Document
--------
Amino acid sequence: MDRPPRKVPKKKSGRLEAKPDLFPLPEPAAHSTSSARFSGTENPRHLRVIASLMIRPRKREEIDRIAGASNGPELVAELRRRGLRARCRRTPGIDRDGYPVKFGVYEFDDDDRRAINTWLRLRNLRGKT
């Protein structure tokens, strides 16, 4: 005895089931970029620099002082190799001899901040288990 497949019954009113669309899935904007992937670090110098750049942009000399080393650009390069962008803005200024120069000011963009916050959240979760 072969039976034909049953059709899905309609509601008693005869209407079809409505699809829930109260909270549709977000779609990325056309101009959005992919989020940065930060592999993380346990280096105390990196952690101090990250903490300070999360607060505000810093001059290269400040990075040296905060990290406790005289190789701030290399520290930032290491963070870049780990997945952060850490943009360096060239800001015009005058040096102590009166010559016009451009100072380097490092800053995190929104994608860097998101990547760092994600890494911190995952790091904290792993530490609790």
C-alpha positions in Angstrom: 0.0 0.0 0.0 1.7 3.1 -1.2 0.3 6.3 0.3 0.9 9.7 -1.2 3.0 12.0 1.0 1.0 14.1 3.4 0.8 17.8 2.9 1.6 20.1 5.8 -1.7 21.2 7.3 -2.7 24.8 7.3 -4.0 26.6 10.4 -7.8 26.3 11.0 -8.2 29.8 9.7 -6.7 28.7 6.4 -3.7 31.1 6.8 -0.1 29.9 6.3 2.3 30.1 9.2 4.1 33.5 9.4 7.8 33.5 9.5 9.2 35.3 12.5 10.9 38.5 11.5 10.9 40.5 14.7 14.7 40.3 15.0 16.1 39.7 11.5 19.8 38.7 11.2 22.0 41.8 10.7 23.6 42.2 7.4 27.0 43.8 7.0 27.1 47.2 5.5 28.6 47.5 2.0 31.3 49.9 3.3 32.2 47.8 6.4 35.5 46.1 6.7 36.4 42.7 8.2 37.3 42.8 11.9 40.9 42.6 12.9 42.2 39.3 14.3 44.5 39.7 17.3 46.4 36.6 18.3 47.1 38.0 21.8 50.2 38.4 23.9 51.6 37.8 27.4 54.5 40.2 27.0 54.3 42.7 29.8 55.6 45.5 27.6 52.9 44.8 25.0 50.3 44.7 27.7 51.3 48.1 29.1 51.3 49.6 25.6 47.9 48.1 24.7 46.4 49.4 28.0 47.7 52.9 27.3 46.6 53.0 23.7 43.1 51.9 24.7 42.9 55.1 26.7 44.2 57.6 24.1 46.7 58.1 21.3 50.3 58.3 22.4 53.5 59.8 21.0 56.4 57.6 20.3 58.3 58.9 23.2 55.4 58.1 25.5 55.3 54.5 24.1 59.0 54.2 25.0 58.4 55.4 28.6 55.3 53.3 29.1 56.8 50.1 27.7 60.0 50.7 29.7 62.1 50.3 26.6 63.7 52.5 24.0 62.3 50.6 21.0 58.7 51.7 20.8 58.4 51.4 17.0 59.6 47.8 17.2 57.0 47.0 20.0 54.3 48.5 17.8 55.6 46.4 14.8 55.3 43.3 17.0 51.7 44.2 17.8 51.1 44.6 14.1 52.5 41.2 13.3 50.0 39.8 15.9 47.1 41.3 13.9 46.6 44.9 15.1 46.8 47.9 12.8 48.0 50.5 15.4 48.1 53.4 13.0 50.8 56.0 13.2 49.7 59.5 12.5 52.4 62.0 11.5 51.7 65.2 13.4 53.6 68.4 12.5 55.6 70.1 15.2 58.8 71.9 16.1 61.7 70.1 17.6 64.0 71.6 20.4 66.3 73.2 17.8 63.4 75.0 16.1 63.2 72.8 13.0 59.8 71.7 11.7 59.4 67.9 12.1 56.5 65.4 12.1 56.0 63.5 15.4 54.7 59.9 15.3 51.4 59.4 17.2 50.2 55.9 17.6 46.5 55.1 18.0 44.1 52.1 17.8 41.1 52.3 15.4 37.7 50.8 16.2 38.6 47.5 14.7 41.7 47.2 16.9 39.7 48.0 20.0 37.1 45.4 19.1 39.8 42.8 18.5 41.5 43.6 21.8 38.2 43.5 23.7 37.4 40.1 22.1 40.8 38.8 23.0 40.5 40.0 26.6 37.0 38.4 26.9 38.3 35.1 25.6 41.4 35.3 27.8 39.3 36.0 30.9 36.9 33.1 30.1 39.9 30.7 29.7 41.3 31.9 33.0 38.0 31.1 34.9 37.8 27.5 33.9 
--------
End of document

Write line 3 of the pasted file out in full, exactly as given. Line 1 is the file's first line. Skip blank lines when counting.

C-alpha positions in Angstrom: 0.0 0.0 0.0 1.7 3.1 -1.2 0.3 6.3 0.3 0.9 9.7 -1.2 3.0 12.0 1.0 1.0 14.1 3.4 0.8 17.8 2.9 1.6 20.1 5.8 -1.7 21.2 7.3 -2.7 24.8 7.3 -4.0 26.6 10.4 -7.8 26.3 11.0 -8.2 29.8 9.7 -6.7 28.7 6.4 -3.7 31.1 6.8 -0.1 29.9 6.3 2.3 30.1 9.2 4.1 33.5 9.4 7.8 33.5 9.5 9.2 35.3 12.5 10.9 38.5 11.5 10.9 40.5 14.7 14.7 40.3 15.0 16.1 39.7 11.5 19.8 38.7 11.2 22.0 41.8 10.7 23.6 42.2 7.4 27.0 43.8 7.0 27.1 47.2 5.5 28.6 47.5 2.0 31.3 49.9 3.3 32.2 47.8 6.4 35.5 46.1 6.7 36.4 42.7 8.2 37.3 42.8 11.9 40.9 42.6 12.9 42.2 39.3 14.3 44.5 39.7 17.3 46.4 36.6 18.3 47.1 38.0 21.8 50.2 38.4 23.9 51.6 37.8 27.4 54.5 40.2 27.0 54.3 42.7 29.8 55.6 45.5 27.6 52.9 44.8 25.0 50.3 44.7 27.7 51.3 48.1 29.1 51.3 49.6 25.6 47.9 48.1 24.7 46.4 49.4 28.0 47.7 52.9 27.3 46.6 53.0 23.7 43.1 51.9 24.7 42.9 55.1 26.7 44.2 57.6 24.1 46.7 58.1 21.3 50.3 58.3 22.4 53.5 59.8 21.0 56.4 57.6 20.3 58.3 58.9 23.2 55.4 58.1 25.5 55.3 54.5 24.1 59.0 54.2 25.0 58.4 55.4 28.6 55.3 53.3 29.1 56.8 50.1 27.7 60.0 50.7 29.7 62.1 50.3 26.6 63.7 52.5 24.0 62.3 50.6 21.0 58.7 51.7 20.8 58.4 51.4 17.0 59.6 47.8 17.2 57.0 47.0 20.0 54.3 48.5 17.8 55.6 46.4 14.8 55.3 43.3 17.0 51.7 44.2 17.8 51.1 44.6 14.1 52.5 41.2 13.3 50.0 39.8 15.9 47.1 41.3 13.9 46.6 44.9 15.1 46.8 47.9 12.8 48.0 50.5 15.4 48.1 53.4 13.0 50.8 56.0 13.2 49.7 59.5 12.5 52.4 62.0 11.5 51.7 65.2 13.4 53.6 68.4 12.5 55.6 70.1 15.2 58.8 71.9 16.1 61.7 70.1 17.6 64.0 71.6 20.4 66.3 73.2 17.8 63.4 75.0 16.1 63.2 72.8 13.0 59.8 71.7 11.7 59.4 67.9 12.1 56.5 65.4 12.1 56.0 63.5 15.4 54.7 59.9 15.3 51.4 59.4 17.2 50.2 55.9 17.6 46.5 55.1 18.0 44.1 52.1 17.8 41.1 52.3 15.4 37.7 50.8 16.2 38.6 47.5 14.7 41.7 47.2 16.9 39.7 48.0 20.0 37.1 45.4 19.1 39.8 42.8 18.5 41.5 43.6 21.8 38.2 43.5 23.7 37.4 40.1 22.1 40.8 38.8 23.0 40.5 40.0 26.6 37.0 38.4 26.9 38.3 35.1 25.6 41.4 35.3 27.8 39.3 36.0 30.9 36.9 33.1 30.1 39.9 30.7 29.7 41.3 31.9 33.0 38.0 31.1 34.9 37.8 27.5 33.9 